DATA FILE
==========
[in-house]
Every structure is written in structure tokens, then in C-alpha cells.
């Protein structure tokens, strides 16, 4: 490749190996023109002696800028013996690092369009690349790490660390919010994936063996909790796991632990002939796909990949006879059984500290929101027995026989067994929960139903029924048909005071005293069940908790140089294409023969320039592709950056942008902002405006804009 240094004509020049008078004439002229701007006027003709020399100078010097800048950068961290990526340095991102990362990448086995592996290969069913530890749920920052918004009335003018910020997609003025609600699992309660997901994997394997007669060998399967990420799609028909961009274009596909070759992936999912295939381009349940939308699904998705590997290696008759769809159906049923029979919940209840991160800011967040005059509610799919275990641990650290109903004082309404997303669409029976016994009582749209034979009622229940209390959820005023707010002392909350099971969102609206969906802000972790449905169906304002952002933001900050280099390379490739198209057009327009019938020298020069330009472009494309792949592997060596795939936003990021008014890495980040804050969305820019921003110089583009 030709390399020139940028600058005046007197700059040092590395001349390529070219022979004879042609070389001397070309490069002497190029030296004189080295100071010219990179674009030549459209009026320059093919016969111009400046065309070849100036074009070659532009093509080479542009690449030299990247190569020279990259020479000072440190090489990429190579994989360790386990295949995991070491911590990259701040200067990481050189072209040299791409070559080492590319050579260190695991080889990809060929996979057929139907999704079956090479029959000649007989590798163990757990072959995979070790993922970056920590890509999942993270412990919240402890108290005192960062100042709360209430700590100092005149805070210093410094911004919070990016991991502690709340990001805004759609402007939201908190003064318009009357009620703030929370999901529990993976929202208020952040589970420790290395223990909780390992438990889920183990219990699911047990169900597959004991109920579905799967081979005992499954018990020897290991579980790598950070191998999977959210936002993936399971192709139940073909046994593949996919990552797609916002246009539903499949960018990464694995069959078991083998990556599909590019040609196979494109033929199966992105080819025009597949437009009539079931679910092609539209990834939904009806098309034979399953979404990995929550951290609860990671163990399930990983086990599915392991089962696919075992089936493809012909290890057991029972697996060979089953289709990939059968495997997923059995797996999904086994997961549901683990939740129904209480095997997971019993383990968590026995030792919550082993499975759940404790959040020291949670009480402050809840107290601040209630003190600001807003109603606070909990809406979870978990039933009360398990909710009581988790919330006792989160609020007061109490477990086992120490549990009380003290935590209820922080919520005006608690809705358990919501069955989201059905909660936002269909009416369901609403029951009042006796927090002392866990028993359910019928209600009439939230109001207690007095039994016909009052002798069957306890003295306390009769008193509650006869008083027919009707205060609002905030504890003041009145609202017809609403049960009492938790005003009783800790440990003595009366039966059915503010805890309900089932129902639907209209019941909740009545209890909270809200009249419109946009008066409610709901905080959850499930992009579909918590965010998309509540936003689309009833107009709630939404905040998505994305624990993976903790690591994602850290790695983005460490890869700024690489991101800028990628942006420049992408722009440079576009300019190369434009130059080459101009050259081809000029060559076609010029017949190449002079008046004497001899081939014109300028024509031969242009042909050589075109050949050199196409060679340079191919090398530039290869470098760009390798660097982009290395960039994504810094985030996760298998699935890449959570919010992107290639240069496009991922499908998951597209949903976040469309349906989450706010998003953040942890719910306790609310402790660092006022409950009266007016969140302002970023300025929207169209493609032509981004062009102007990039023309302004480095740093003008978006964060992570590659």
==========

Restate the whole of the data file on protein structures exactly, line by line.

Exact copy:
[in-house]
Every structure is written in structure tokens, then in C-alpha cells.
């Protein structure tokens, strides 16, 4: 490749190996023109002696800028013996690092369009690349790490660390919010994936063996909790796991632990002939796909990949006879059984500290929101027995026989067994929960139903029924048909005071005293069940908790140089294409023969320039592709950056942008902002405006804009 240094004509020049008078004439002229701007006027003709020399100078010097800048950068961290990526340095991102990362990448086995592996290969069913530890749920920052918004009335003018910020997609003025609600699992309660997901994997394997007669060998399967990420799609028909961009274009596909070759992936999912295939381009349940939308699904998705590997290696008759769809159906049923029979919940209840991160800011967040005059509610799919275990641990650290109903004082309404997303669409029976016994009582749209034979009622229940209390959820005023707010002392909350099971969102609206969906802000972790449905169906304002952002933001900050280099390379490739198209057009327009019938020298020069330009472009494309792949592997060596795939936003990021008014890495980040804050969305820019921003110089583009 030709390399020139940028600058005046007197700059040092590395001349390529070219022979004879042609070389001397070309490069002497190029030296004189080295100071010219990179674009030549459209009026320059093919016969111009400046065309070849100036074009070659532009093509080479542009690449030299990247190569020279990259020479000072440190090489990429190579994989360790386990295949995991070491911590990259701040200067990481050189072209040299791409070559080492590319050579260190695991080889990809060929996979057929139907999704079956090479029959000649007989590798163990757990072959995979070790993922970056920590890509999942993270412990919240402890108290005192960062100042709360209430700590100092005149805070210093410094911004919070990016991991502690709340990001805004759609402007939201908190003064318009009357009620703030929370999901529990993976929202208020952040589970420790290395223990909780390992438990889920183990219990699911047990169900597959004991109920579905799967081979005992499954018990020897290991579980790598950070191998999977959210936002993936399971192709139940073909046994593949996919990552797609916002246009539903499949960018990464694995069959078991083998990556599909590019040609196979494109033929199966992105080819025009597949437009009539079931679910092609539209990834939904009806098309034979399953979404990995929550951290609860990671163990399930990983086990599915392991089962696919075992089936493809012909290890057991029972697996060979089953289709990939059968495997997923059995797996999904086994997961549901683990939740129904209480095997997971019993383990968590026995030792919550082993499975759940404790959040020291949670009480402050809840107290601040209630003190600001807003109603606070909990809406979870978990039933009360398990909710009581988790919330006792989160609020007061109490477990086992120490549990009380003290935590209820922080919520005006608690809705358990919501069955989201059905909660936002269909009416369901609403029951009042006796927090002392866990028993359910019928209600009439939230109001207690007095039994016909009052002798069957306890003295306390009769008193509650006869008083027919009707205060609002905030504890003041009145609202017809609403049960009492938790005003009783800790440990003595009366039966059915503010805890309900089932129902639907209209019941909740009545209890909270809200009249419109946009008066409610709901905080959850499930992009579909918590965010998309509540936003689309009833107009709630939404905040998505994305624990993976903790690591994602850290790695983005460490890869700024690489991101800028990628942006420049992408722009440079576009300019190369434009130059080459101009050259081809000029060559076609010029017949190449002079008046004497001899081939014109300028024509031969242009042909050589075109050949050199196409060679340079191919090398530039290869470098760009390798660097982009290395960039994504810094985030996760298998699935890449959570919010992107290639240069496009991922499908998951597209949903976040469309349906989450706010998003953040942890719910306790609310402790660092006022409950009266007016969140302002970023300025929207169209493609032509981004062009102007990039023309302004480095740093003008978006964060992570590659």